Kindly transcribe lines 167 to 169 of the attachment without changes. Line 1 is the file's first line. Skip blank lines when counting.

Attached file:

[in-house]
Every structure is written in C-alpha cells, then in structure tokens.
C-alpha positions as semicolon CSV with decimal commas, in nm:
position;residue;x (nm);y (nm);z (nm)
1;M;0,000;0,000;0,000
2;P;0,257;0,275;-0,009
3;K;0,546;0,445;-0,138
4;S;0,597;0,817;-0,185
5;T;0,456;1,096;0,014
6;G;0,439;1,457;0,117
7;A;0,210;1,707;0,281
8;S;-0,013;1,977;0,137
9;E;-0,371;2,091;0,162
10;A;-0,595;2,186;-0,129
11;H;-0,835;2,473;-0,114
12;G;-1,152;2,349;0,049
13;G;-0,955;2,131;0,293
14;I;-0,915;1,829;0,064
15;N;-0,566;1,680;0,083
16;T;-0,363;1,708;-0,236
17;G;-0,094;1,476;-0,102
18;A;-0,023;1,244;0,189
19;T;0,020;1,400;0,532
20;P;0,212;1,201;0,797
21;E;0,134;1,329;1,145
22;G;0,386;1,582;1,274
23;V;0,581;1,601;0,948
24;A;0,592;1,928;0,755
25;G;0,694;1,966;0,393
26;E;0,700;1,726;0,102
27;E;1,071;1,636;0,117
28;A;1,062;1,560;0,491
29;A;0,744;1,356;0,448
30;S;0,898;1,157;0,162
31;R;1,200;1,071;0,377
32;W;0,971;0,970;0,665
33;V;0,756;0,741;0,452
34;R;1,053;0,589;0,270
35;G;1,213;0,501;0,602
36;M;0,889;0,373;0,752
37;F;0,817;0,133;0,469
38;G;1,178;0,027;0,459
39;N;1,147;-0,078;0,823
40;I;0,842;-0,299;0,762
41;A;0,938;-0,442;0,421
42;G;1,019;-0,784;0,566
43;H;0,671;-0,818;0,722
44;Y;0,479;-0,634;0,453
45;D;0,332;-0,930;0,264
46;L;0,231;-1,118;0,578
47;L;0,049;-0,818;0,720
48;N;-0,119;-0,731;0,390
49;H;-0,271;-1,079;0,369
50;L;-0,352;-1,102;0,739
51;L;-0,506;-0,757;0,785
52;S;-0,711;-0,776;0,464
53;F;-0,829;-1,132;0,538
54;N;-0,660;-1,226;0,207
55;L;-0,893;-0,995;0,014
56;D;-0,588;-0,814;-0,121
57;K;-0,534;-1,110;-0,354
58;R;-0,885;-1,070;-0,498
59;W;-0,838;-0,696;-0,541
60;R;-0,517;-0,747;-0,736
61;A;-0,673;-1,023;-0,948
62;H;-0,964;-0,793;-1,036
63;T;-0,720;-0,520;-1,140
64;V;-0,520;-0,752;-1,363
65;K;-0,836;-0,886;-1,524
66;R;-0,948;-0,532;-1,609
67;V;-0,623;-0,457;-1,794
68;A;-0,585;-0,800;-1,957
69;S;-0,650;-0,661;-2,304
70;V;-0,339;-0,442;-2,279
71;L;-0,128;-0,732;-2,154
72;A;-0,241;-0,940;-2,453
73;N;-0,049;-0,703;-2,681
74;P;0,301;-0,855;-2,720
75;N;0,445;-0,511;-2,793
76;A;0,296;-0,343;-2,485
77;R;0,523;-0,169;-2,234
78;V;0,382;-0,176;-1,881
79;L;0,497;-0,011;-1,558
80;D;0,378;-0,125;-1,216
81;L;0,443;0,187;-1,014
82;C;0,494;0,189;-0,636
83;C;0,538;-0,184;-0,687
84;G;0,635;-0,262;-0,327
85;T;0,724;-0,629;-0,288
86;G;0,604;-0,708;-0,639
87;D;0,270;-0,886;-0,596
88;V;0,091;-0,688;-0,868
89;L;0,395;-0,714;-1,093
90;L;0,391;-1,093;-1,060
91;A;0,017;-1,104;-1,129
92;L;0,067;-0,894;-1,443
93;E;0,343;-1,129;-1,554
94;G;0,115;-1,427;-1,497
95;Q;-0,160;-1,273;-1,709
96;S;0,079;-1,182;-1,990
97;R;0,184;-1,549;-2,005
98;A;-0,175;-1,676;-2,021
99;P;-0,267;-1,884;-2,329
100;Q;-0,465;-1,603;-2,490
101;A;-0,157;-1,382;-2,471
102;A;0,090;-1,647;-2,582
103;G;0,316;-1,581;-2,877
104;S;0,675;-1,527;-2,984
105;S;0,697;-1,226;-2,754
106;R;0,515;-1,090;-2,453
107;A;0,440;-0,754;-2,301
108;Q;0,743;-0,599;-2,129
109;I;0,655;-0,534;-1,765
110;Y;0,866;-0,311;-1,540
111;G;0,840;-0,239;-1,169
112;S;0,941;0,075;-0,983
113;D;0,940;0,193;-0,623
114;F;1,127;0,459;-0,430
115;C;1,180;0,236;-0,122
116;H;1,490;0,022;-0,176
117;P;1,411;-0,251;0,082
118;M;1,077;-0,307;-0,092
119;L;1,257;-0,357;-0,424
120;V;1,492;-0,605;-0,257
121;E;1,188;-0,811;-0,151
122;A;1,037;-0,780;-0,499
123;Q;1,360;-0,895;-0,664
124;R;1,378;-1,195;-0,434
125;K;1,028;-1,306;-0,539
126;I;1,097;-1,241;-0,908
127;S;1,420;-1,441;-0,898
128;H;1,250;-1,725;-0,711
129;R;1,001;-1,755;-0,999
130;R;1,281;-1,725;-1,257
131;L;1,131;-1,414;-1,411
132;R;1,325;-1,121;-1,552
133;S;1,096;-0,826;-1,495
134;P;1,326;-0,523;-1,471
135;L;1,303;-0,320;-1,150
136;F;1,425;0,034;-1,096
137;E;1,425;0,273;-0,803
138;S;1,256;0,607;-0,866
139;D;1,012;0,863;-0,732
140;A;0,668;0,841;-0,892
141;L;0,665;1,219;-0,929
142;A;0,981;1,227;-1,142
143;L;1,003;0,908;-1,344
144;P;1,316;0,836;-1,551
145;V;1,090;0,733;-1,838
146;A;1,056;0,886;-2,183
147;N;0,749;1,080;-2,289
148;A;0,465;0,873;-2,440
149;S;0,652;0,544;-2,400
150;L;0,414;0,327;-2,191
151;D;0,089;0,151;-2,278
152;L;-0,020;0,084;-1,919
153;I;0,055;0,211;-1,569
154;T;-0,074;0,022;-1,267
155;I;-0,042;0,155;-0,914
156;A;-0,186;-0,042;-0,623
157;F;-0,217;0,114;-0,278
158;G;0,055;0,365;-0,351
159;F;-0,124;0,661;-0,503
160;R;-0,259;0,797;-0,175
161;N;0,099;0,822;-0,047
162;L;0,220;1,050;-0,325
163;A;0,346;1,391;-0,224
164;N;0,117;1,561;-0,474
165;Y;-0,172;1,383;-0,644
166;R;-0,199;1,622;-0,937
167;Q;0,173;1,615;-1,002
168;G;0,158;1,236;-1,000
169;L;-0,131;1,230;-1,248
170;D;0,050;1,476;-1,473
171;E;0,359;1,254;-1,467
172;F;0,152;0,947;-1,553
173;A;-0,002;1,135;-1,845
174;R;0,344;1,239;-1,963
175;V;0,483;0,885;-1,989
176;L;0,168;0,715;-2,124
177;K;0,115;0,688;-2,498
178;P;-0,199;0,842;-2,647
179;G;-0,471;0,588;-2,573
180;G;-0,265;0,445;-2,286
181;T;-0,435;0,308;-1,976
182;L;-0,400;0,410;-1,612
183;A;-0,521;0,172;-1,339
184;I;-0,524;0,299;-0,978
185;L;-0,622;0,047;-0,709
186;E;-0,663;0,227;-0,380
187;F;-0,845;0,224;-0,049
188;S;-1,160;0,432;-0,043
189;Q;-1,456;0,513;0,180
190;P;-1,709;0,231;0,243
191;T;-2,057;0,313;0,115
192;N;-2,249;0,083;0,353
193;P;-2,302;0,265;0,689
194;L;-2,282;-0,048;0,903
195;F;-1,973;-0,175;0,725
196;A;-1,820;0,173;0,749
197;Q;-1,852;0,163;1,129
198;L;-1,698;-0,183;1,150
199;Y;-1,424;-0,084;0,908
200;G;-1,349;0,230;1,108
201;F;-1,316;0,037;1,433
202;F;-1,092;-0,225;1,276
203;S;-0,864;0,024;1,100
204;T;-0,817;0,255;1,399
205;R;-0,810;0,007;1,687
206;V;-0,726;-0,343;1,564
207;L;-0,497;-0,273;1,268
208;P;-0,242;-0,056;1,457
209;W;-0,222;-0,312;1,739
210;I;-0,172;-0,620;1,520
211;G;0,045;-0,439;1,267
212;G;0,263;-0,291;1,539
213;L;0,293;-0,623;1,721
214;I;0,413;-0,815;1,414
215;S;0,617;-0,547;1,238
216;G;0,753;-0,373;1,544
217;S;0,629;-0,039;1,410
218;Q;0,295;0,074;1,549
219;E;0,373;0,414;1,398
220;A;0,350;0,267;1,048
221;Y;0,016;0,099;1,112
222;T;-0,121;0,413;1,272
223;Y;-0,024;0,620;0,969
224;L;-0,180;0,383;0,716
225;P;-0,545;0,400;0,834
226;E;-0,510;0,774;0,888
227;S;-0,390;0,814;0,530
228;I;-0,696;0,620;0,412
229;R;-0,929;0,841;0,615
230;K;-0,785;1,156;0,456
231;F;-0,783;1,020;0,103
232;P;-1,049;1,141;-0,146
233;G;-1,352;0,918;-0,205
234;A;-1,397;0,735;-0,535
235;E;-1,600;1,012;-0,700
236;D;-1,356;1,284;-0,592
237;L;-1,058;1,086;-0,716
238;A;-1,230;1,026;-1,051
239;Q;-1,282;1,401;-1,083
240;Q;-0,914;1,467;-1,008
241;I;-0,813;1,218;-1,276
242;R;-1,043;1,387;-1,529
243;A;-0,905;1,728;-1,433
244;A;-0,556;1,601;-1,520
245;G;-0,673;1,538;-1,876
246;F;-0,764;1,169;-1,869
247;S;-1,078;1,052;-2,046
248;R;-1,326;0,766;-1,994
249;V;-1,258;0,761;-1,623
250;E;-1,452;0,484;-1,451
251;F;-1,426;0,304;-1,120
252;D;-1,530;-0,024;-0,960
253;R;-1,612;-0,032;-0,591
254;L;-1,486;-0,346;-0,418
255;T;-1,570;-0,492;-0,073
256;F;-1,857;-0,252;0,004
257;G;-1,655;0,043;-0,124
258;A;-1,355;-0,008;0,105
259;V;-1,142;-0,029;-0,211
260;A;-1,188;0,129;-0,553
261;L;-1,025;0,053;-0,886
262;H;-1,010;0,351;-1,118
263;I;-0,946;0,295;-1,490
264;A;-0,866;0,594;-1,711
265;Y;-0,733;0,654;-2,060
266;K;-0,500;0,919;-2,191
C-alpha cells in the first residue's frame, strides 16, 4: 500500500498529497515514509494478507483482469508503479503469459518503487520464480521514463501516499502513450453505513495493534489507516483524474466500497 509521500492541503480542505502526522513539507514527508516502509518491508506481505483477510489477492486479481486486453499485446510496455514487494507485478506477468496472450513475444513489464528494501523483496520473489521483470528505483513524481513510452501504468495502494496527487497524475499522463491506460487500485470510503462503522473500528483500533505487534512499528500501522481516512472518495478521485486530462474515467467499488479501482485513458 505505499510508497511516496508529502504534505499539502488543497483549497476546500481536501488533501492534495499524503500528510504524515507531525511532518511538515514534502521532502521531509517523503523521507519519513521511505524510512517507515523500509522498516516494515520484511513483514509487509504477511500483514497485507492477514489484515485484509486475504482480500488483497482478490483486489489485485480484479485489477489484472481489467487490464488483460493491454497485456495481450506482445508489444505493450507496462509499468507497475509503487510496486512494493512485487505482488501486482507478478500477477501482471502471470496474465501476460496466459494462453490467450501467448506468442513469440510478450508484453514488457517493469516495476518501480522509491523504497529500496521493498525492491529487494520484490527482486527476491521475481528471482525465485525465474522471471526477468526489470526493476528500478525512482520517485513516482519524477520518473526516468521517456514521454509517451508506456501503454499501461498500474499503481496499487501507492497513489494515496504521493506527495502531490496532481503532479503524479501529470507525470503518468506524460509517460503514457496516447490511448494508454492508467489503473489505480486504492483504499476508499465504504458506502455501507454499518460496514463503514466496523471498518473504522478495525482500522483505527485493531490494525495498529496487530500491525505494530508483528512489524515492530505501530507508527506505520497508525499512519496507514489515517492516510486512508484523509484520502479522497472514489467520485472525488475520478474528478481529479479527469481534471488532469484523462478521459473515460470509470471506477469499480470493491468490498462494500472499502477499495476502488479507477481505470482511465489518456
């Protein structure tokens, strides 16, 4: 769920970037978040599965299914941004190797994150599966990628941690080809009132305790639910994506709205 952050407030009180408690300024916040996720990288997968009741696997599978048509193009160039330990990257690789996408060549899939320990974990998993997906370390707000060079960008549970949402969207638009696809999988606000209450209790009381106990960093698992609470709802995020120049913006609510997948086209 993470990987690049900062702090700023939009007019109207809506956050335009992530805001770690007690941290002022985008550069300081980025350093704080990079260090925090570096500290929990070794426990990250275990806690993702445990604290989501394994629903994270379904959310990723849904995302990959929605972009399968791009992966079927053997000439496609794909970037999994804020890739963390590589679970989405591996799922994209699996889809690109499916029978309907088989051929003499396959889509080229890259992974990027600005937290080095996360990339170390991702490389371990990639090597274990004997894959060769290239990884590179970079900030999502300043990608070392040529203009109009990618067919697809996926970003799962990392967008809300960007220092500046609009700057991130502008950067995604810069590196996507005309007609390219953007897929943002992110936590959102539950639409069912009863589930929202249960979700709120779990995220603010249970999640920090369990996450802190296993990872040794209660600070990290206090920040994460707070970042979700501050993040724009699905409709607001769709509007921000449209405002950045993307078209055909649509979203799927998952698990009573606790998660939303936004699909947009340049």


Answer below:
163;A;0,346;1,391;-0,224
164;N;0,117;1,561;-0,474
165;Y;-0,172;1,383;-0,644